In these times when so many items of news stretch credibility to breaking-point, it is quite difficult to believe that the Prime Minister is considering Charles Moore for the chairmanship of the BBC, and Paul Dacre as the new chairman of Offcom.
Putting the fox in charge of the hen-coop just doesn’t seem a strong enough metaphor to describe this astonishing turn of events.
Dacre is the man who put the ‘hate’ into the Daily ‘Hate’ Mail, feeding his readers with anti-EU, anti-immigrant, and anti-BBC stories day after day. Offcom deals with complaints against the BBC among other things. One can imagine the sort of team he would assemble for such a purpose.
Moore has also been drip-feeding xenophobic, anti-European, and anti-BBC propaganda into the readership of the Daily Telegraph. Anyone who doubts that, only has to read the letters’ page. I’ll not criticise him for his biography of Thatcher; by all accounts he did a good job. But not that long ago on Any Questions, he told us that the NHS was the worst health service in the world … I question his political—even mental—balance.
It is clear to many people that the BBC needs a shake-up. They have built up a huge bureaucracy, and their wage structure is an embarrassing disaster. The recent decision to reverse licence-exemption for the over 75s was an own-goal of Biblical proportions, albeit it was essentially forced upon them by Cameron’s government.
The BBC can’t win, of course. Currently, they’re being accused of left-wing bias; I suspect that what they are guilty of, if indeed that is the word to use, is anti-establishment bias. People have such short memories. It wasn’t Thatcher who attacked the BBC and forced the resignation of the chairman and director-general for attacking the government. It was Blair, a Labour prime minister, assisted by his attack-dog Alistair Campbell. That was over BBC reporting on the ‘Dodgy dossier’ on the Iraq 'weapons of mass destruction'. I still recall Campbell ram-raiding Channel 4 news, demanding to ‘set the record straight’ on an alternative national broadcast channel.
The licence fee is the issue. Certainly, defaulting on a licence should be de-criminalised. Critics say the BBC should go for subscription; use the Netflix model. This ignores the fate of many BBC national and local radio channels, which are paid for by the licence fee, but for which a licence is not needed to access. How are these to be funded in future?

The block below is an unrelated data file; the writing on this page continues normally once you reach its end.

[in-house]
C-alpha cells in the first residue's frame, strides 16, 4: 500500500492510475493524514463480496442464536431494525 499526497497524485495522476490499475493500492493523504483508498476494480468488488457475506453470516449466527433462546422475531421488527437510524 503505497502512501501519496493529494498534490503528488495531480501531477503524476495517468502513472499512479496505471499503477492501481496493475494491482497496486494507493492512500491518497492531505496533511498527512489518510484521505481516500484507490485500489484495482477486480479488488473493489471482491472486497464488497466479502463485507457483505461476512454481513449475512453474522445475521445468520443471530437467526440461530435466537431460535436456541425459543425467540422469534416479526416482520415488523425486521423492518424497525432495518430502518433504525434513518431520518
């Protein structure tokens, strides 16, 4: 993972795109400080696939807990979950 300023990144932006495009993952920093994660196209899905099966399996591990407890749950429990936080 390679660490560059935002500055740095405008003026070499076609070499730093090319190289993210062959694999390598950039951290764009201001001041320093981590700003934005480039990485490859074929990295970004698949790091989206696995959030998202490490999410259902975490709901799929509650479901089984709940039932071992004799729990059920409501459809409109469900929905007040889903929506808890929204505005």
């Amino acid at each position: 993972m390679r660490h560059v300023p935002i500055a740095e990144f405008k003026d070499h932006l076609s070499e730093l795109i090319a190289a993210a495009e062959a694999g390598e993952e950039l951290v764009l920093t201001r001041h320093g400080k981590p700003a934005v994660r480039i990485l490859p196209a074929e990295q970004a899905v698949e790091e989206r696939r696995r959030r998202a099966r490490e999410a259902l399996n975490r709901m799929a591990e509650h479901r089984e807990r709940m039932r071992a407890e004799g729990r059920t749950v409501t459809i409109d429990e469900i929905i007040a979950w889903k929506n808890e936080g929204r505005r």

Then there is the broader question of culture. Much of the BBC output is current affairs, news, entertainment and sport, as well as general culture. The latter includes drama, music, art, literature etc. Much of this would be lost, as a subscription service would inevitably result in an substantial drop in revenue. Sport in particular, would just go to the highest bidder.
‘Culture’, is a broad church. It includes education and research. Following the subscription model to its logical conclusion, Britain’s contribution to CERN in Geneva, or to space missions, or large telescopes, or the British Antarctic Survey could be made subject to subscription. How many people, in a cash-strapped society, would be willing to contribute to those projects if they had the choice to withdraw?
Thatcher detested the BBC, but had the good sense and judgement to leave it alone, recognising the dangers of meddling. Even Churchill during WWII, did not get his way when Reith, the original director-general, refused to broadcast propaganda he deemed ‘unbalanced’.
I suspect that our main public-service broadcaster needs to be funded from general taxation. Of course, it will then be a hostage to the current government, but then it is already.
What the BBC needs is a tough leader with a clear vision for the future; someone who recognises that younger people are turning away from the licence fee, but understands the dangers of dumping the model. What it does not need is a narrow-minded right-wing zealot, whom, I suspect, seeks to wreak revenge on the organization for speaking uncomfortable truths—of which he heartily disapproves—to power.